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. Last Updated: 07/27/2016

Britain, U.S. Remain Firm On Need for Iraq Pressure

LONDON -- The United States and Britain will make sure that tough economic sanctions imposed on Iraq more than five years ago remain in place despite Baghdad's oil deal with the United Nations, diplomats and analysts said Tuesday.


Iraq signed an accord with the United Nations on Monday that would allow it to sell limited quantities of oil to buy food and medicine after more than five years of crippling sanctions, imposed after it invaded Kuwait in 1990.


Baghdad's UN ambassador, Nizar Hamdoon, said Iraq saw the agreement as "a chance to press for the full lifting of UN sanctions" and Iraqi newspapers hailed the deal as a sign that the international embargo was cracking.


But the jubilation may well be premature.


Washington and London believe that an end to all sanctions would allow President Saddam Hussein to rebuild his armed forces and once more pose a threat in the Gulf, the world's major oil-producing region.


They argue that Saddam -- who still apparently retains an iron grip on power -- has consistently deceived the international community over Iraq's secret nuclear weapons program and on other issues, and that he cannot be trusted.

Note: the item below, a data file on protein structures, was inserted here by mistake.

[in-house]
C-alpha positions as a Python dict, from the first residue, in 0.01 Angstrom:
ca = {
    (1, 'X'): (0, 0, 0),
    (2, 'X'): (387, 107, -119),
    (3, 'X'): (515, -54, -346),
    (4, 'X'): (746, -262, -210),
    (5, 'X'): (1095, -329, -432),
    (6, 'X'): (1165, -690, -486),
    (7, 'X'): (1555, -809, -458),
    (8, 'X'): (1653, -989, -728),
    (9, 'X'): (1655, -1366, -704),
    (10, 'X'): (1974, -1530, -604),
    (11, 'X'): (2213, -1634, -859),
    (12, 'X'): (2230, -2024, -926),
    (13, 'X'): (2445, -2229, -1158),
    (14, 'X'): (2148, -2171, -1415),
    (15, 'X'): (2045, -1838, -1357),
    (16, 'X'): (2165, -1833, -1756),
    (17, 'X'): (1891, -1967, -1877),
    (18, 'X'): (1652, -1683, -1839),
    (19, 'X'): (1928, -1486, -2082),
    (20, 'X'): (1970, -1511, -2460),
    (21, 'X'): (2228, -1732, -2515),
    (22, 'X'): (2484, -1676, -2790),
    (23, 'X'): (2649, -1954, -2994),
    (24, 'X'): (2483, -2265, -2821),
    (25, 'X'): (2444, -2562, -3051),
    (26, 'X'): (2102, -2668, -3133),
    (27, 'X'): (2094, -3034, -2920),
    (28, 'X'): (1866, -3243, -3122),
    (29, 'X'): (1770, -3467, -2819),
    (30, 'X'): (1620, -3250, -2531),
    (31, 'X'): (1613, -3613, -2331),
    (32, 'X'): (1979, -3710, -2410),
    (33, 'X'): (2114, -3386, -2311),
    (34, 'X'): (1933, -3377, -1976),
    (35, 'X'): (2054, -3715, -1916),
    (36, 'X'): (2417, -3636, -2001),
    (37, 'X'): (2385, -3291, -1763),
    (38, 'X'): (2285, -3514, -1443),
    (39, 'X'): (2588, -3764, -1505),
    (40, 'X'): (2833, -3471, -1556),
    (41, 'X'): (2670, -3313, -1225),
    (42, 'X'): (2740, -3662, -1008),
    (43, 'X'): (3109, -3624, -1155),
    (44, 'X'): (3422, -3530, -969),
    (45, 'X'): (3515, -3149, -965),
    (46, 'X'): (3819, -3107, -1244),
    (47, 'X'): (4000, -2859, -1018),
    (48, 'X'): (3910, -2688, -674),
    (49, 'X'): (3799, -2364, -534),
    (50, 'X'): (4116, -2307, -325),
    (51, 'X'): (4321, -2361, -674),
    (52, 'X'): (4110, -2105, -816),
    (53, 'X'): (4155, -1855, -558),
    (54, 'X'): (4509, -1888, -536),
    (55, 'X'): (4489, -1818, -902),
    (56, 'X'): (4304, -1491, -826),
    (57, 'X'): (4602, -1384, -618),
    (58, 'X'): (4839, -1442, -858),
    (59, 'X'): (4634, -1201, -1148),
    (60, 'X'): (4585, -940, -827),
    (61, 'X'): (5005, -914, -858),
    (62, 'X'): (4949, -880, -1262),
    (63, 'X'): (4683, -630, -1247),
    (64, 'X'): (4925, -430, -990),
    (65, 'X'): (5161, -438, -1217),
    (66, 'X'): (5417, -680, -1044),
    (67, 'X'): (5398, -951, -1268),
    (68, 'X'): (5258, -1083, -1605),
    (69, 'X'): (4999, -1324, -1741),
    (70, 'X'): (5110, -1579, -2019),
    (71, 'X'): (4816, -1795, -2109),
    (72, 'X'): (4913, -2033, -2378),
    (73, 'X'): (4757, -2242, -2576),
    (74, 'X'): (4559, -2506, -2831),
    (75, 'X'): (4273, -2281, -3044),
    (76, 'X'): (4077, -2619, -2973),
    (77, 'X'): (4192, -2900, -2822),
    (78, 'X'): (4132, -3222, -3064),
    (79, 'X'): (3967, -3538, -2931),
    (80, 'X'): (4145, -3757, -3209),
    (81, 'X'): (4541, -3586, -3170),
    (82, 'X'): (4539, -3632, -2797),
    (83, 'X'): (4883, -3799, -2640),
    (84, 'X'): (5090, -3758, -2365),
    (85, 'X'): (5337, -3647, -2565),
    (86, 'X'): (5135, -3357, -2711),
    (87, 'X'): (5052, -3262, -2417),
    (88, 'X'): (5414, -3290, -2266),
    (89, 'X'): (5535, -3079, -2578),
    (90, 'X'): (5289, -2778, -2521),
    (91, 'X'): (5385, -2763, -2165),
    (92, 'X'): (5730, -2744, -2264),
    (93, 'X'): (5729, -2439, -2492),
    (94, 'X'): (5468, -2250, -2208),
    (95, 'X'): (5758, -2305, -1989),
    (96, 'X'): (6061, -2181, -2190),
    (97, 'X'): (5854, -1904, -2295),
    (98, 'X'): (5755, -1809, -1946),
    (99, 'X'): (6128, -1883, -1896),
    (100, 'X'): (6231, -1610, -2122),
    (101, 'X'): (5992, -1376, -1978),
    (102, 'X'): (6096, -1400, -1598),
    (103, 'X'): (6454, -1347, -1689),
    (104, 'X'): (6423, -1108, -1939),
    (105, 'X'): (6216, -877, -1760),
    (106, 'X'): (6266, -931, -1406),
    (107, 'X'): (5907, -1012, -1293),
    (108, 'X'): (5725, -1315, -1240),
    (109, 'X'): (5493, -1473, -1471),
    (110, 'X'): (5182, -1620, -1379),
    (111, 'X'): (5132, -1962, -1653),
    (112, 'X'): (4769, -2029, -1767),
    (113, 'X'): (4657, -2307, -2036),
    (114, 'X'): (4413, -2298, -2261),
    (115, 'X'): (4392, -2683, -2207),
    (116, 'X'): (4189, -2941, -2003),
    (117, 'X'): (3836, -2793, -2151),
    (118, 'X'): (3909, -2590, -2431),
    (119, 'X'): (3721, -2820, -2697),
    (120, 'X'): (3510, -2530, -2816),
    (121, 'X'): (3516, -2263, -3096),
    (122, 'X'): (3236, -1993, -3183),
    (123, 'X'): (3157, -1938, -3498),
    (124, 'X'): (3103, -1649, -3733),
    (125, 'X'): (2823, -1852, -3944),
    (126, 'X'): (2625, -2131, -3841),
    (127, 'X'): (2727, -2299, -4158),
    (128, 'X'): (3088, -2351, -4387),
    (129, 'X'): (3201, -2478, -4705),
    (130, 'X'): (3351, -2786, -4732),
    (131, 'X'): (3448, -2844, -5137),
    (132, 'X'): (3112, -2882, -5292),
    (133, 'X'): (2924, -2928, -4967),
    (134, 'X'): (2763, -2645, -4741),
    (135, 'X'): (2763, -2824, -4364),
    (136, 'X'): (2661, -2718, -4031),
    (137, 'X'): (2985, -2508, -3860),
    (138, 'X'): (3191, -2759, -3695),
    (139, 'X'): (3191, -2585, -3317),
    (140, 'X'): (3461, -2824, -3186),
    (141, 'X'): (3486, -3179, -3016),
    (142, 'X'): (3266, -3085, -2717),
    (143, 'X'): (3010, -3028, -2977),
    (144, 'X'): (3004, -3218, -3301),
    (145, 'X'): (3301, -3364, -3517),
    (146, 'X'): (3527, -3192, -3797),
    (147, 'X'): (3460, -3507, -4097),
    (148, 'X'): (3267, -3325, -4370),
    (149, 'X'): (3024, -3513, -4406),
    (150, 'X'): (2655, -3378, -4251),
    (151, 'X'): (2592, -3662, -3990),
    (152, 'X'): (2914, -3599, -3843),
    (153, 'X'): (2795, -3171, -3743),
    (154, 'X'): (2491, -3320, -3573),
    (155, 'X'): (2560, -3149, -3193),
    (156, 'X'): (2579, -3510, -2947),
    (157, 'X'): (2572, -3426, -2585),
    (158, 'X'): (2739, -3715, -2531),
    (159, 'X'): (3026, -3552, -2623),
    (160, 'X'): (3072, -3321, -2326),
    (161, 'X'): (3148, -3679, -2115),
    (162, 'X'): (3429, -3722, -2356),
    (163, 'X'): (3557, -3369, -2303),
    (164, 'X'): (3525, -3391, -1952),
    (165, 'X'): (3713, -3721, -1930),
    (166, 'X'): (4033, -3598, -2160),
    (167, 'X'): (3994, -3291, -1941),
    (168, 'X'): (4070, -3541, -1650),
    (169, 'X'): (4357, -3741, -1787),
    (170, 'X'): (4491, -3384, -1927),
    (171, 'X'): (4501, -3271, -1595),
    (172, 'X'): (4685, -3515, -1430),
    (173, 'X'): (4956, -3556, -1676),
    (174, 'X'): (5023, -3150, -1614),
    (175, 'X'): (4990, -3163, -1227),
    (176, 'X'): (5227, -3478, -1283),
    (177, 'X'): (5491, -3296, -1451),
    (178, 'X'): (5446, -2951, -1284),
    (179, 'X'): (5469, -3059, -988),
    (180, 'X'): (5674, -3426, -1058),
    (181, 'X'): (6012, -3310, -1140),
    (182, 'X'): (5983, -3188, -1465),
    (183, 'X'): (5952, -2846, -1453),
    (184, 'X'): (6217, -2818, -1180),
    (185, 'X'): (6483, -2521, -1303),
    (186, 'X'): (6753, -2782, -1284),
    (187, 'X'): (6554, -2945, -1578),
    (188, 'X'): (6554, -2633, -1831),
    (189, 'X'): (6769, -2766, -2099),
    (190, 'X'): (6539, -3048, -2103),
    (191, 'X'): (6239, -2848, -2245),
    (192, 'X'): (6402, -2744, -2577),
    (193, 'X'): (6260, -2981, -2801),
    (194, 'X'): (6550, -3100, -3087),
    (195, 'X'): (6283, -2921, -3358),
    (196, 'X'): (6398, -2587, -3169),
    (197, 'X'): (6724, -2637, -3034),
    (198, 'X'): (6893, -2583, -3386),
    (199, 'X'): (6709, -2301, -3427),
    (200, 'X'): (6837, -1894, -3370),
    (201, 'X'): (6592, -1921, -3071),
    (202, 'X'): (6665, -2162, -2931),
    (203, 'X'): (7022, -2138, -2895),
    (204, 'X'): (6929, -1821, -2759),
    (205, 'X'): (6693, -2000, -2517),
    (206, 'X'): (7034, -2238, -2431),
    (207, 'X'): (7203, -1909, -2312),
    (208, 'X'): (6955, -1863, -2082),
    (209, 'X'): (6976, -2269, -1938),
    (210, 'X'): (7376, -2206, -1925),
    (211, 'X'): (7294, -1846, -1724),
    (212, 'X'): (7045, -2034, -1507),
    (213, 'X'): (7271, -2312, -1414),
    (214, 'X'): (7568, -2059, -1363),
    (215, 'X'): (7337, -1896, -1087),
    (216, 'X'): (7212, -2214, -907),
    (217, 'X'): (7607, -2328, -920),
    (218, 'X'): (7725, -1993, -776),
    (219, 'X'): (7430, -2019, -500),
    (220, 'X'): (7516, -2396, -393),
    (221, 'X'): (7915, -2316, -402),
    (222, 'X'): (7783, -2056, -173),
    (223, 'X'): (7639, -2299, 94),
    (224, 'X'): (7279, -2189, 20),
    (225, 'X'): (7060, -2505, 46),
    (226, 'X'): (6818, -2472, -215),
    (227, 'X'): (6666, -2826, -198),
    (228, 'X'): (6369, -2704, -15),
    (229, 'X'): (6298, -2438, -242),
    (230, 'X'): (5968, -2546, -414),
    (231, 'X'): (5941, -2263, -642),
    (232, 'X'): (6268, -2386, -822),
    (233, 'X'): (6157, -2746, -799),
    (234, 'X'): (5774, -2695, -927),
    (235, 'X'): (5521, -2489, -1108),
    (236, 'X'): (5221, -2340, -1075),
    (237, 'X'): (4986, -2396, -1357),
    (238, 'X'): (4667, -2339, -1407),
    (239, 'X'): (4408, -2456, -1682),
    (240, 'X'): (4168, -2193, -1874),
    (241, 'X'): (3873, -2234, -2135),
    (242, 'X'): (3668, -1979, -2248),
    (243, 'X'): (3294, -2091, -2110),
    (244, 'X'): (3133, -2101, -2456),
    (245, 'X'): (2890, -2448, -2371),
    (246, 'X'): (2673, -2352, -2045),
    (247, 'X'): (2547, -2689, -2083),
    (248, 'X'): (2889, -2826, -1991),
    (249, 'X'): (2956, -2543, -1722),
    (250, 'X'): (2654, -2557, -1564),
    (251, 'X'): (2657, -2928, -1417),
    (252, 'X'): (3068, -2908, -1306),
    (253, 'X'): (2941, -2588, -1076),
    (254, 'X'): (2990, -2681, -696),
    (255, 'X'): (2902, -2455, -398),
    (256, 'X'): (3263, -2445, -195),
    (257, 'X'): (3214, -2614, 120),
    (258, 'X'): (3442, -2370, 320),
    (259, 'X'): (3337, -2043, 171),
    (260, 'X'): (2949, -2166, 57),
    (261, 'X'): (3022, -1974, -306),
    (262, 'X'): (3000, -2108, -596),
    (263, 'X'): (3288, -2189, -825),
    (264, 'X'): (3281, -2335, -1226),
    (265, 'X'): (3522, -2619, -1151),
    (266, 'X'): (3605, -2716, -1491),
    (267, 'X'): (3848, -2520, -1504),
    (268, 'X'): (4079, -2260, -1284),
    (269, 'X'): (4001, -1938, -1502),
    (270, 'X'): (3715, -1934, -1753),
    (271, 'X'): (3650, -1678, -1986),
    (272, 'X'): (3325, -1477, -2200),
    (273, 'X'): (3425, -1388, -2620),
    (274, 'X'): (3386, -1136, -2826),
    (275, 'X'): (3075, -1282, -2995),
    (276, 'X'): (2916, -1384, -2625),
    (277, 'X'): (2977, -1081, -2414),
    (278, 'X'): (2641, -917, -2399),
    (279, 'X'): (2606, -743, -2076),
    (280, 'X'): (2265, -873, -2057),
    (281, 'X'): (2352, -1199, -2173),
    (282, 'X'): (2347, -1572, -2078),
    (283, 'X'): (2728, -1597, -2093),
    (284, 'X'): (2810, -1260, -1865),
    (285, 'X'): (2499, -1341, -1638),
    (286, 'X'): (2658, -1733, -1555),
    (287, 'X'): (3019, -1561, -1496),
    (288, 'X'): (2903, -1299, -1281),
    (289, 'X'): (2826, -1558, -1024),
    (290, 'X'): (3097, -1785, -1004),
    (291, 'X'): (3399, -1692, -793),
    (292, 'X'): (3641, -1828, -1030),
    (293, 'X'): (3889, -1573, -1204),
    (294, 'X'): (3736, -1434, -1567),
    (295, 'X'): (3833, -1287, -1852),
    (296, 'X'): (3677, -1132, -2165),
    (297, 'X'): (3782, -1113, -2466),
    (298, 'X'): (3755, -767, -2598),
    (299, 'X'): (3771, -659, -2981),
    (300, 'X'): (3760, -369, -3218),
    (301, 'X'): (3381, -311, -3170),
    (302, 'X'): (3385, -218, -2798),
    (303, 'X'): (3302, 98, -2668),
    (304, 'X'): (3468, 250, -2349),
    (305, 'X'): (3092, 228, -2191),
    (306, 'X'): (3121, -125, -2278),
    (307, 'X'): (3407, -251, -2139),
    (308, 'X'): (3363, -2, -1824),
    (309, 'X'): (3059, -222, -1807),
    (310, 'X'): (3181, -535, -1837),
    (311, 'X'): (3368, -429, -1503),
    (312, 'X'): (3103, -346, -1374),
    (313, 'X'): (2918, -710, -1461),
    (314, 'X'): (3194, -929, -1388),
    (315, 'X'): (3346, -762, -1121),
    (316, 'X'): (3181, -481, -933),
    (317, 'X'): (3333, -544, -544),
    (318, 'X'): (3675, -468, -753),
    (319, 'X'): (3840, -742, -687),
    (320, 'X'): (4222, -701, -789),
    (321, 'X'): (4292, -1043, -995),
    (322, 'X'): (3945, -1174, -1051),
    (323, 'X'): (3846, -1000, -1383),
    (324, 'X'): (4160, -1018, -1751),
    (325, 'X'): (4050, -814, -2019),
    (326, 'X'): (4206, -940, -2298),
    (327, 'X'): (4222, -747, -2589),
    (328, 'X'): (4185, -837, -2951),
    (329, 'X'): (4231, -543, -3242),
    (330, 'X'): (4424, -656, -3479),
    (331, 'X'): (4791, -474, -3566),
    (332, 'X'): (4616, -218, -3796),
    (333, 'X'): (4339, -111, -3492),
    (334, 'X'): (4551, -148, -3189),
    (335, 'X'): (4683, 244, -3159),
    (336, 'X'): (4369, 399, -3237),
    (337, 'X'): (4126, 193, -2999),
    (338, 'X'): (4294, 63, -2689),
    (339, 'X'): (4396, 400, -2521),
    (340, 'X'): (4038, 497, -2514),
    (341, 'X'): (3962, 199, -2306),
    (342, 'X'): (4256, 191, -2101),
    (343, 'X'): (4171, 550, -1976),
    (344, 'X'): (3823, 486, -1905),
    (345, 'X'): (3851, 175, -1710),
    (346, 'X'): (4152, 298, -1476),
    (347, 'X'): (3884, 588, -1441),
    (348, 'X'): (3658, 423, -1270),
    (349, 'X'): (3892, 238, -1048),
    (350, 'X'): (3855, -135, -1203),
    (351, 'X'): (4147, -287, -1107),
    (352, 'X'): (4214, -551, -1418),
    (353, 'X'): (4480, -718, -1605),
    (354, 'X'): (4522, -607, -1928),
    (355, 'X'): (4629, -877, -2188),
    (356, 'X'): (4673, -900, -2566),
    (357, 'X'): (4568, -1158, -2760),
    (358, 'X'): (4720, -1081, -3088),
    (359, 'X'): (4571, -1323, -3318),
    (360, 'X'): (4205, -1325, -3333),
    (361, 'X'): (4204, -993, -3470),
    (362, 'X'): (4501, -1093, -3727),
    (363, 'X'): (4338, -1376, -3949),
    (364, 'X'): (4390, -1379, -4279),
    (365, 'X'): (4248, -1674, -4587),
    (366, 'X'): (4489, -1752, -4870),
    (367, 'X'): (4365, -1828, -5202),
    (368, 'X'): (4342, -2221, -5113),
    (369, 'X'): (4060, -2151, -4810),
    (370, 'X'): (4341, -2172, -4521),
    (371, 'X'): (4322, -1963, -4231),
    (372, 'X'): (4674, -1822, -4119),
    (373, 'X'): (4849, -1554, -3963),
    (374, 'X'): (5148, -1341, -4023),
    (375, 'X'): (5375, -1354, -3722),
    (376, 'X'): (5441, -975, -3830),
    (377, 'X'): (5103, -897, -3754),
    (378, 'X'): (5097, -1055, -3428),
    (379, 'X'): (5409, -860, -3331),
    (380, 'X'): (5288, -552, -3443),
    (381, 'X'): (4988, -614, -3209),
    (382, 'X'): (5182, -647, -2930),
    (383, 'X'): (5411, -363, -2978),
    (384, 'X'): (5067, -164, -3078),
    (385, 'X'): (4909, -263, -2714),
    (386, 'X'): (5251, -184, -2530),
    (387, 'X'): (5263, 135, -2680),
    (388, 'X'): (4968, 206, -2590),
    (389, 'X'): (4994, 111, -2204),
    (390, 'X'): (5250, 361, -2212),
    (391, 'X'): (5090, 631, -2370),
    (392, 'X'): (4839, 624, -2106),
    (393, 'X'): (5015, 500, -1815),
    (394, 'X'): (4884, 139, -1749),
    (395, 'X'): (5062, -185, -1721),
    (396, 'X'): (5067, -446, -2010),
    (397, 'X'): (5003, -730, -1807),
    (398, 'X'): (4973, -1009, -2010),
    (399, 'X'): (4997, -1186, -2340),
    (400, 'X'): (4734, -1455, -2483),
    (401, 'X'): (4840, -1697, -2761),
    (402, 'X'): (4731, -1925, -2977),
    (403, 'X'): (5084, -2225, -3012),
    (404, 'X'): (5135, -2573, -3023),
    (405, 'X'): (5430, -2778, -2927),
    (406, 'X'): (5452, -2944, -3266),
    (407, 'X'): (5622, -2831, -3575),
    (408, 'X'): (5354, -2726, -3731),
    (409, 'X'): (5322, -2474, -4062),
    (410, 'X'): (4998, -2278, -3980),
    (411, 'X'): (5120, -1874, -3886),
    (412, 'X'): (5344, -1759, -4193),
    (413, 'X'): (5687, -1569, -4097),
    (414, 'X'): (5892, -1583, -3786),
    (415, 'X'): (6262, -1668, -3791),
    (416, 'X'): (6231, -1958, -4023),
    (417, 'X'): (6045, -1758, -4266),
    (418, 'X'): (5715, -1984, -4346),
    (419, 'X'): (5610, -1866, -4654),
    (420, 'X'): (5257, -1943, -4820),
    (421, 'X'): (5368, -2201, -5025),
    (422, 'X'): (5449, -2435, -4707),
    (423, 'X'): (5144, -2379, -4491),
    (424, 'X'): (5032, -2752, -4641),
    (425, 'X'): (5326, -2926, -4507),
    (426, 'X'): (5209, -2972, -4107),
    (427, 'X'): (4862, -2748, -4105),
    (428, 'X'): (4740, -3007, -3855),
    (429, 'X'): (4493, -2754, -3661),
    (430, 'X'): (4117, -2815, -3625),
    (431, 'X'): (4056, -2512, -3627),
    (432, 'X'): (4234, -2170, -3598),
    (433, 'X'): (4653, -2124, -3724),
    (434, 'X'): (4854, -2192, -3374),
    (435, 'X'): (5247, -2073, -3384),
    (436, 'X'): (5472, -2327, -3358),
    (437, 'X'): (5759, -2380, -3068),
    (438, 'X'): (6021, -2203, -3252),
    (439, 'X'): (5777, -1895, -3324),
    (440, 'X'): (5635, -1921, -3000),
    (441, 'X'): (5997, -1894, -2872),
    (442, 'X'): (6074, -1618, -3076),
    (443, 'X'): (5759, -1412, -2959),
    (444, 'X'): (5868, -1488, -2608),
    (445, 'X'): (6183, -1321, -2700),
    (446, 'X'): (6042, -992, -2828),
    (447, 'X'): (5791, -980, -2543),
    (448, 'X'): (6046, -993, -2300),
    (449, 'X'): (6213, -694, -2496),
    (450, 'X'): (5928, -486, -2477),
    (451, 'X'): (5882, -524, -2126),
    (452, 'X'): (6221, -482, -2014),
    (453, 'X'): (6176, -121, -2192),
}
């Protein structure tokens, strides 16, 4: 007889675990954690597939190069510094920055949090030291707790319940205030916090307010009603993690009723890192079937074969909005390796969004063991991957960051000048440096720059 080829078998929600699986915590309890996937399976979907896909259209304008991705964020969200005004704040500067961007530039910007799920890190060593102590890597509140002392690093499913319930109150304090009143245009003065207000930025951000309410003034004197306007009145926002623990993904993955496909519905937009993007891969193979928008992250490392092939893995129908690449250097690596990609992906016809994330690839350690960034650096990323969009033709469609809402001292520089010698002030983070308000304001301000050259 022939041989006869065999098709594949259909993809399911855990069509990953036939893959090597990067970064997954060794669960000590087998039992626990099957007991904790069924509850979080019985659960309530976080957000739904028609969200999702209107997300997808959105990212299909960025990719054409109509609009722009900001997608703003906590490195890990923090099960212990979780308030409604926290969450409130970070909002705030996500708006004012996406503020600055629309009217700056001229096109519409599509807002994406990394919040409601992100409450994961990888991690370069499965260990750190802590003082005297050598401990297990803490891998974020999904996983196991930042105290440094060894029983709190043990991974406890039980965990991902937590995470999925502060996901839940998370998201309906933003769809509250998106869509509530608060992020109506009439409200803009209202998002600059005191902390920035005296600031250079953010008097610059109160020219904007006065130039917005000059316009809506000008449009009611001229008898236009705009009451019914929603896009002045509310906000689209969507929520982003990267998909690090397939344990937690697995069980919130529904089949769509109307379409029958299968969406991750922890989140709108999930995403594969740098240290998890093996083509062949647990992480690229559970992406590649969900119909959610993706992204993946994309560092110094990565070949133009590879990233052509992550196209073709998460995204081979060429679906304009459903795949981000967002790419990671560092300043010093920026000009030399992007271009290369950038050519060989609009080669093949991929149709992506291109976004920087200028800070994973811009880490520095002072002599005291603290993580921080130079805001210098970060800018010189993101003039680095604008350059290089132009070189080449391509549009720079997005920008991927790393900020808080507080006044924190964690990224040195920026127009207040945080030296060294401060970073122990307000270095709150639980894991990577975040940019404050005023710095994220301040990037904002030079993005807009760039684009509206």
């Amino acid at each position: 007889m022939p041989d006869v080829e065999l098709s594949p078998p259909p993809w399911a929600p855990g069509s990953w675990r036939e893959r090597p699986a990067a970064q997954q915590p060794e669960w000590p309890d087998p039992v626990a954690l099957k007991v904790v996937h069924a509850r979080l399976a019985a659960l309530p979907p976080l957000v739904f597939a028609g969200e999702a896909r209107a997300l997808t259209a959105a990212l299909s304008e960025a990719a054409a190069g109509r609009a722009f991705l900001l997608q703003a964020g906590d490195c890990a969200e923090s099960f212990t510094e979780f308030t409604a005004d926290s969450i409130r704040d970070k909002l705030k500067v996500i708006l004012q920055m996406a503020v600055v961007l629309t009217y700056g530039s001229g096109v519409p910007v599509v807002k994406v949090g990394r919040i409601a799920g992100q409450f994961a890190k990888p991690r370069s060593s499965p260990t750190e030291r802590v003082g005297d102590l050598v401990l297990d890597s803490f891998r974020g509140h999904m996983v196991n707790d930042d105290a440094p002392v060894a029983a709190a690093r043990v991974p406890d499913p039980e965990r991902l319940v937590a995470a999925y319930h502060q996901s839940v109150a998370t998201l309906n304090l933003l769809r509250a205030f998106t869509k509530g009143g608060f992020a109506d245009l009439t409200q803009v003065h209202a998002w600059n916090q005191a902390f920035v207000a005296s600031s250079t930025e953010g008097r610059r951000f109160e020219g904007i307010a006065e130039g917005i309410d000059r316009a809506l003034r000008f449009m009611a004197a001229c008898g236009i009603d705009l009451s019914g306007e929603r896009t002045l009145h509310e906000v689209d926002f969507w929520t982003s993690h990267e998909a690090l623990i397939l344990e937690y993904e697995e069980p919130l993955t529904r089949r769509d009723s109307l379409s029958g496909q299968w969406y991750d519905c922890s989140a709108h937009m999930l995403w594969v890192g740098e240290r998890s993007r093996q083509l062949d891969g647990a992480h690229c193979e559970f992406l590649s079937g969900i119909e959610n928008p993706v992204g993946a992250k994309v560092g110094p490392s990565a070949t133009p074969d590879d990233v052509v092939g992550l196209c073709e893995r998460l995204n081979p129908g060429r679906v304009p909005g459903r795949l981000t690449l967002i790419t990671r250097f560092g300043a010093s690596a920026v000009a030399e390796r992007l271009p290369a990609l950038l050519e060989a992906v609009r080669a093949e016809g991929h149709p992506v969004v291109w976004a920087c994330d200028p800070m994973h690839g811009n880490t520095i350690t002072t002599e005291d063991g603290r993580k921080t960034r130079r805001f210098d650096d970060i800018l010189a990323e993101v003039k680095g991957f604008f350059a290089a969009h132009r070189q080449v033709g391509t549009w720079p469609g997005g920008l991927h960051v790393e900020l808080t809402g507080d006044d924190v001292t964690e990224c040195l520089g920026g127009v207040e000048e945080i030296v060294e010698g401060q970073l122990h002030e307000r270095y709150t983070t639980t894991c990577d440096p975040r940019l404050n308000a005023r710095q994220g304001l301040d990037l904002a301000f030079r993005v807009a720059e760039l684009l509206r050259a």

Supported by important Western allies in the Gulf such as Saudi Arabia and Kuwait, the United States and Britain can prevent any lifting of sanctions since they hold veto power on the UN Security Council.


"It is not in any UN resolution but both countries have made clear they will keep the pressure on Saddam and that it will not be taken off as long as he remains in power," said one Western diplomat, who asked not to be identified.


"There is no sign that sanctions will be lifted and indeed that may be why Iraq had no alternative but to accept the limited deal on offer," said Ailie Saunders of the Royal United Services Institute in London.


The United States and Britain both hailed Monday's deal, which will allow Baghdad to sell $2 billion worth of oil over six months to buy humanitarian goods, as long overdue and badly needed to relieve the suffering of the Iraqi people.


But both also made it clear that there would be no end to the sanctions until Iraq complied with all of the UN resolutions imposed after the 1991 Gulf War which ended the occupation of Kuwait.


"It is hard to imagine this happening while Saddam remains in power," said British Foreign Secretary Malcolm Rifkind.


The other permanent members of the UN Security Council -- France, Russia and China -- also insist Iraq must comply with all resolutions.


Under these, Baghdad must prove that its weapons programs have been dismantled, return stolen property to Kuwait and account for hundreds of Kuwaitis still missing.


France and Russia, who argue that endless isolation of Iraq and targeting Saddam through sanctions will be counterproductive, take a softer line than the United States and Britain. They are also keen to resume trade with Baghdad.


The deal on limited oil sales was agreed after growing appeals from humanitarian organizations and aid agencies to ease the plight of ordinary Iraqis.


Now that they will be getting food and medicine, it may enable the United States and Britain to maintain their hardline position without coming under such pressure.